When it comes to new releases, DJI isn't exactly known for being quiet. Unplanned leaks typically surface in various online communities a few days ahead of every official announcement. Even with speculation leading up to an event in the form of photos and product descriptions, the world's top drone manufacturer hosts glitzy, high-end affairs for media and industry insiders to introduce its new products. The Osmo Pocket, for example, launched last December at 'Good Morning America's' New York-based television studio in front of a live audience.

This is why it's surprising that DJI chose to officially introduce a new professional-grade drone, through a provider, at Cine Gear Expo in Los Angeles. The four-day event, which took place from May 30th to June 2nd, attracted top-tier creators in the technology, entertainment, and media industries. What's even more perplexing is that the video announcing the release of the STORM was uploaded to DJI's YouTube channel back in January and remained under the radar until DroneDJ first discovered it.

Why has DJI been relatively silent about STORM, along with its DJI Pro service which was released last December after being available in Asia for close to two years? To start, the STORM is not for sale. The Verge recently confirmed that one company outside of China, Helinet Aviation, based in the U.S., claims to own one and is testing it out.

View this post on Instagram

On display in the Helinet booth at Cine Gear will be the DJI STORM - the X8 drone made by DJI to seamlessly carry the industry standard DJI RONIN 2 gimbal. This drone is the only one in America. Cine Gear will be your chance to see this beast in person and grab some photos! @djiglobal @djipro BOOTH B106 in the B-Tank 📸: @robgluckman_photography Helinet Aviation is the worldwide leader in aerial camera movement with solutions including Helicopter, Cinejet, Learjet, Moviehawk and Drone platforms led by world renowned Aerial Coordinator Kevin LaRosa II @k2_larosa Helinet Production Group: @k2_larosa @chad_daring @broby_thimpson @jfburton2 @aexandraalejandro @michaelfitzmaurice @fad2blk @dronepilotmike @cameronfitzmaurice @jaredslater @scherbas @bruno_04cl7 @airborneimages @bentonward @joe.kocsis @paddymoynahan @robgluckman_photography @jip_01 @steve_koster @insdangraming @tj.millard @mrsteelefpv @stingersswarm @helinetaviation @helinetmoviehawk @cinejet #philpastuhov #jasonlafargo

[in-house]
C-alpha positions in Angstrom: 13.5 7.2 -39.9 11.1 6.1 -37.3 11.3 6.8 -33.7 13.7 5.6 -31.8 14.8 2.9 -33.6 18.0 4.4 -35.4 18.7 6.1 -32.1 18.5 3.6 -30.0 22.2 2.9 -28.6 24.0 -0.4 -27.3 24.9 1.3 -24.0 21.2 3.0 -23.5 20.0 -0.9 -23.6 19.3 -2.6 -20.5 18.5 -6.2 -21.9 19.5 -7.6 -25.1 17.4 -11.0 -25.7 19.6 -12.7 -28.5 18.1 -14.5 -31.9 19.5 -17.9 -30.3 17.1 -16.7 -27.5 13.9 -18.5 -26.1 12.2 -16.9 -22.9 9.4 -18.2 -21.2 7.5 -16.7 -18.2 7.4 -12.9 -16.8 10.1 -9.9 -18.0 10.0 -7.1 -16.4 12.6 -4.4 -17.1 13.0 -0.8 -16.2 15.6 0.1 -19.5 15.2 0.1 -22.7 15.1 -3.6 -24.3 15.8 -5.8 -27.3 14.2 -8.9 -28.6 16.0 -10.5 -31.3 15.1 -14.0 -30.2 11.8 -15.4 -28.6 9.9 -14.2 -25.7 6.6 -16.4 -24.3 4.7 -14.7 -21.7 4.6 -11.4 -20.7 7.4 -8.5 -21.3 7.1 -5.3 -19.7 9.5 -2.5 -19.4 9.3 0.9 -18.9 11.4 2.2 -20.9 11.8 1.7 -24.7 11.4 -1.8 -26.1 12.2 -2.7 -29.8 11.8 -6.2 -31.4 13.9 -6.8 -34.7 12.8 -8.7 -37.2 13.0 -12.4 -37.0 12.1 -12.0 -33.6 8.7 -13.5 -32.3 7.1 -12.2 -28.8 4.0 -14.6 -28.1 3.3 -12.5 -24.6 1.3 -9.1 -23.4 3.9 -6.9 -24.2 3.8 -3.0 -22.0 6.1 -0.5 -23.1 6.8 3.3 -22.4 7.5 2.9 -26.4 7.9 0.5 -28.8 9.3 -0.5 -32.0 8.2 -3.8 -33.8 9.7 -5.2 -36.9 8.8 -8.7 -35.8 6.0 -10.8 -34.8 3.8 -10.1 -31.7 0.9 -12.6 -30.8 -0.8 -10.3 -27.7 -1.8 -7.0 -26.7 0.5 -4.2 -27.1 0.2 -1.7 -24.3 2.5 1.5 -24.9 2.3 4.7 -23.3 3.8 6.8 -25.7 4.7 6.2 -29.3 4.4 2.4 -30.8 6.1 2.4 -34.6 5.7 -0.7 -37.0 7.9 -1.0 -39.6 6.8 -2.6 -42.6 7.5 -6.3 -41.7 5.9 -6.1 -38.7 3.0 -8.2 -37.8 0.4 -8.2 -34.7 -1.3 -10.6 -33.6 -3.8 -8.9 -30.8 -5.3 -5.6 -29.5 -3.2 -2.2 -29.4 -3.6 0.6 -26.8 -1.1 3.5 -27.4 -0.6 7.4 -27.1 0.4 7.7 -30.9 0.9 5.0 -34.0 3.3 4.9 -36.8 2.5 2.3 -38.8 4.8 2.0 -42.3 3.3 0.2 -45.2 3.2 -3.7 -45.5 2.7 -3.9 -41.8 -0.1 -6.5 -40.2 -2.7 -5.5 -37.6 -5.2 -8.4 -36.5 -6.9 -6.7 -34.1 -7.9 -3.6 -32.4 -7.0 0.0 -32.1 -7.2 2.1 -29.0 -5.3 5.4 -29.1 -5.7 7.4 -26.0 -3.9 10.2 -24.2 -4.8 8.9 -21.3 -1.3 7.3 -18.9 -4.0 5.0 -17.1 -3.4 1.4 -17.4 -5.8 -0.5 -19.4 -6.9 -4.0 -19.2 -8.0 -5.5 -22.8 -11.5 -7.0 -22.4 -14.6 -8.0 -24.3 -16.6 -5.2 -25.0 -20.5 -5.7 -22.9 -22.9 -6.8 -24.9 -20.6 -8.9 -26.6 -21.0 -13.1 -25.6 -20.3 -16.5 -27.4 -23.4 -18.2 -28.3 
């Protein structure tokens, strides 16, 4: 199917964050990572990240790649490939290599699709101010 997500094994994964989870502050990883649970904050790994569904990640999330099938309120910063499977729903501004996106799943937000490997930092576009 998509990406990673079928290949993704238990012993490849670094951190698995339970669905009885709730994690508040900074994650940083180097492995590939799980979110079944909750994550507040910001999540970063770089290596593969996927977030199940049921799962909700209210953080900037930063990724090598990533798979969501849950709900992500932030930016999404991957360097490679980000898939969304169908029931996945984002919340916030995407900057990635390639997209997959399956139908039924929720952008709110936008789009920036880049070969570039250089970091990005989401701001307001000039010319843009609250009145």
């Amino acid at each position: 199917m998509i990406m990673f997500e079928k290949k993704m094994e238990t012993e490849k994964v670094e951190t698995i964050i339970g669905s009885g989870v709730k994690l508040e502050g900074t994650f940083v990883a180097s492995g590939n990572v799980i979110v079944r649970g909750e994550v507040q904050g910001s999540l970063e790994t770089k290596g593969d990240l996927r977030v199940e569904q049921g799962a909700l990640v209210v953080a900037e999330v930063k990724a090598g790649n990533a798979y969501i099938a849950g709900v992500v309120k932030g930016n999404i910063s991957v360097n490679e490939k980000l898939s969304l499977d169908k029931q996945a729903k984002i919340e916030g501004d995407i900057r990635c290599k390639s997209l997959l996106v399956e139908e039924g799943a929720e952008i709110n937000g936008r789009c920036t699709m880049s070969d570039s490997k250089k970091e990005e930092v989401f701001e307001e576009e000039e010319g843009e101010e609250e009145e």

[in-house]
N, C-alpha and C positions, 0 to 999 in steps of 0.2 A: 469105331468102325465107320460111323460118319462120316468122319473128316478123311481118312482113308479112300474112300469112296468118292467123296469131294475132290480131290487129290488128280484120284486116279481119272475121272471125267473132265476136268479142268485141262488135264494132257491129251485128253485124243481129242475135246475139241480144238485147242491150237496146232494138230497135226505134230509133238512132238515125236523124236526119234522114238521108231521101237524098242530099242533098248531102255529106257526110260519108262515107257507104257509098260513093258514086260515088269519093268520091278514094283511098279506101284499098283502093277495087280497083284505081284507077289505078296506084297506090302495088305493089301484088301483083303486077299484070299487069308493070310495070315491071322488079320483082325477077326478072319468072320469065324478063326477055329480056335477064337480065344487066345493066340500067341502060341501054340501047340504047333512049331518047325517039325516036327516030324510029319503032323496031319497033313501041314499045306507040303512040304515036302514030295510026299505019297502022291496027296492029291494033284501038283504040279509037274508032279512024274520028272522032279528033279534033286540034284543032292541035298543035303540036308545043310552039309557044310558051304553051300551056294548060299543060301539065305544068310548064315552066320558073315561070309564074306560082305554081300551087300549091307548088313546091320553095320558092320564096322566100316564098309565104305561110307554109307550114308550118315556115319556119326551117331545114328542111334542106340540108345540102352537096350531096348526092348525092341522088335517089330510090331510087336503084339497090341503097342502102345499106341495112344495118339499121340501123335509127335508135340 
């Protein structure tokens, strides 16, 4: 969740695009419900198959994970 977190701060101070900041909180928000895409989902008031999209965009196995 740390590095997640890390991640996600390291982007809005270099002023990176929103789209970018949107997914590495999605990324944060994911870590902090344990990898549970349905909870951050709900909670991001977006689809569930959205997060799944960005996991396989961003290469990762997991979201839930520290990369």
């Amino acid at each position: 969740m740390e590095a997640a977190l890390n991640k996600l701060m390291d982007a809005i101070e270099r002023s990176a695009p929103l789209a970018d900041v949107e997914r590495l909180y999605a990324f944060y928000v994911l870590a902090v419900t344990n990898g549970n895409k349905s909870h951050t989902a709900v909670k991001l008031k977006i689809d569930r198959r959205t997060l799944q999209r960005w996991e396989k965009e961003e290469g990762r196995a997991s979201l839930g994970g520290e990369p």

A post shared by @ helinetdrones on

How does a production company obtain access to this new-and-improved rig that can carry the heaviest, most advanced payload yet? It appears that DJI may be planning to offer the STORM for rent, packaged with the DJI Studio Custom Aerial Cinematography Service that includes a van and and professional crew. Comparable heavy-lift drones in its class, such as the xFold Dragon X12 start at $30,000.

Some STORM specs:

  • Comes equipped with eight propellers
  • Max speed: 49.7 mph (Sport mode) / 37.2 mph (GPS mode)
  • Operating temp: -10°C/14°F to 40°C/104°F
  • Flight time: 8-15 minutes
  • Max Payload: 40.8 pounds

Compared with DJI's professional-grade Matrice 600, which starts at $5,000 and can carry a payload of around 5.9kg (13lbs), the STORM can handle up to 18.5kg (40.8lbs). This allows cinematographers to place and easily maneuver more sophisticated cameras on its DJI Ronin 2 PTZ gimbal including Arri and RED models.

U.S. representatives for DJI have not confirmed if more STORM models will be made available in the near future, stating they will have to check with Shenzen, China-based headquarters.